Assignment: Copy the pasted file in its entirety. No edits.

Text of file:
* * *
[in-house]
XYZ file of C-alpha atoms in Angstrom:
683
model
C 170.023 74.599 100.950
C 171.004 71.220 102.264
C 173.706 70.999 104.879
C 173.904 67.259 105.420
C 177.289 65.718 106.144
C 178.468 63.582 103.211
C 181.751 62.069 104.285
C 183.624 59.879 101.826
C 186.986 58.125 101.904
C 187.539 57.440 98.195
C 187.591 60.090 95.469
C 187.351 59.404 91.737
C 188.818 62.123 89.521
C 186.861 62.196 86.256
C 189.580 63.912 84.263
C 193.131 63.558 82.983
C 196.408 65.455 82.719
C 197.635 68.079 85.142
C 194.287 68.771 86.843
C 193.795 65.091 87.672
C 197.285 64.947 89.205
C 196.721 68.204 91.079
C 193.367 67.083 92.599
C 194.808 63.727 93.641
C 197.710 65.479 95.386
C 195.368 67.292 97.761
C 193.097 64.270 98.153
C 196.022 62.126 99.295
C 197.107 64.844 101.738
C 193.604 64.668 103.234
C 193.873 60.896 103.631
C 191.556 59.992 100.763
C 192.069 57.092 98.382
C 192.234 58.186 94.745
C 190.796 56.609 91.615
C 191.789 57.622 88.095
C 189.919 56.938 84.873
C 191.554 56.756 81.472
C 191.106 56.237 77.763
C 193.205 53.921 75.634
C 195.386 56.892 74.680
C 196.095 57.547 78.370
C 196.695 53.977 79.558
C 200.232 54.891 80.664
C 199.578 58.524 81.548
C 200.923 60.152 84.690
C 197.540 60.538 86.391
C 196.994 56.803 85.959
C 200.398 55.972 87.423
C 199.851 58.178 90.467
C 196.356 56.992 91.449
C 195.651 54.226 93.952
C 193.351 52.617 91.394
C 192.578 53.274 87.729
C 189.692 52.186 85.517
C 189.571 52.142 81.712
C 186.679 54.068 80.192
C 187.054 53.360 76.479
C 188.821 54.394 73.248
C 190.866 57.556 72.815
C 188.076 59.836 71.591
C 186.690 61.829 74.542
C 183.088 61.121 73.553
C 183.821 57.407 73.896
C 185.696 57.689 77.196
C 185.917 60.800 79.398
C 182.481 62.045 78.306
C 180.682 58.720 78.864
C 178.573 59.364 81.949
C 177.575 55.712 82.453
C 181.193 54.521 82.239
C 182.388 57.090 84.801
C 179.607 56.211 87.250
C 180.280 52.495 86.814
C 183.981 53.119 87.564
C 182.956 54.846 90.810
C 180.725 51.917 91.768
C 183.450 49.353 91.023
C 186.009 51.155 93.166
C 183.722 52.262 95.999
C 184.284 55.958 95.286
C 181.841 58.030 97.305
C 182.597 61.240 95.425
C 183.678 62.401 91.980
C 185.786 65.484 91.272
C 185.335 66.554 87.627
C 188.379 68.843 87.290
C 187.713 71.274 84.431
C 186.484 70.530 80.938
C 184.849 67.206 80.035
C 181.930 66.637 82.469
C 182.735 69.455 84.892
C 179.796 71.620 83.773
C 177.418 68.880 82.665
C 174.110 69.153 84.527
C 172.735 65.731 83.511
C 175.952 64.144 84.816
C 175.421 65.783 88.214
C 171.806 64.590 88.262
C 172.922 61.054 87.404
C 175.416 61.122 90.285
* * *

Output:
[in-house]
XYZ file of C-alpha atoms in Angstrom:
683
model
C 170.023 74.599 100.950
C 171.004 71.220 102.264
C 173.706 70.999 104.879
C 173.904 67.259 105.420
C 177.289 65.718 106.144
C 178.468 63.582 103.211
C 181.751 62.069 104.285
C 183.624 59.879 101.826
C 186.986 58.125 101.904
C 187.539 57.440 98.195
C 187.591 60.090 95.469
C 187.351 59.404 91.737
C 188.818 62.123 89.521
C 186.861 62.196 86.256
C 189.580 63.912 84.263
C 193.131 63.558 82.983
C 196.408 65.455 82.719
C 197.635 68.079 85.142
C 194.287 68.771 86.843
C 193.795 65.091 87.672
C 197.285 64.947 89.205
C 196.721 68.204 91.079
C 193.367 67.083 92.599
C 194.808 63.727 93.641
C 197.710 65.479 95.386
C 195.368 67.292 97.761
C 193.097 64.270 98.153
C 196.022 62.126 99.295
C 197.107 64.844 101.738
C 193.604 64.668 103.234
C 193.873 60.896 103.631
C 191.556 59.992 100.763
C 192.069 57.092 98.382
C 192.234 58.186 94.745
C 190.796 56.609 91.615
C 191.789 57.622 88.095
C 189.919 56.938 84.873
C 191.554 56.756 81.472
C 191.106 56.237 77.763
C 193.205 53.921 75.634
C 195.386 56.892 74.680
C 196.095 57.547 78.370
C 196.695 53.977 79.558
C 200.232 54.891 80.664
C 199.578 58.524 81.548
C 200.923 60.152 84.690
C 197.540 60.538 86.391
C 196.994 56.803 85.959
C 200.398 55.972 87.423
C 199.851 58.178 90.467
C 196.356 56.992 91.449
C 195.651 54.226 93.952
C 193.351 52.617 91.394
C 192.578 53.274 87.729
C 189.692 52.186 85.517
C 189.571 52.142 81.712
C 186.679 54.068 80.192
C 187.054 53.360 76.479
C 188.821 54.394 73.248
C 190.866 57.556 72.815
C 188.076 59.836 71.591
C 186.690 61.829 74.542
C 183.088 61.121 73.553
C 183.821 57.407 73.896
C 185.696 57.689 77.196
C 185.917 60.800 79.398
C 182.481 62.045 78.306
C 180.682 58.720 78.864
C 178.573 59.364 81.949
C 177.575 55.712 82.453
C 181.193 54.521 82.239
C 182.388 57.090 84.801
C 179.607 56.211 87.250
C 180.280 52.495 86.814
C 183.981 53.119 87.564
C 182.956 54.846 90.810
C 180.725 51.917 91.768
C 183.450 49.353 91.023
C 186.009 51.155 93.166
C 183.722 52.262 95.999
C 184.284 55.958 95.286
C 181.841 58.030 97.305
C 182.597 61.240 95.425
C 183.678 62.401 91.980
C 185.786 65.484 91.272
C 185.335 66.554 87.627
C 188.379 68.843 87.290
C 187.713 71.274 84.431
C 186.484 70.530 80.938
C 184.849 67.206 80.035
C 181.930 66.637 82.469
C 182.735 69.455 84.892
C 179.796 71.620 83.773
C 177.418 68.880 82.665
C 174.110 69.153 84.527
C 172.735 65.731 83.511
C 175.952 64.144 84.816
C 175.421 65.783 88.214
C 171.806 64.590 88.262
C 172.922 61.054 87.404
C 175.416 61.122 90.285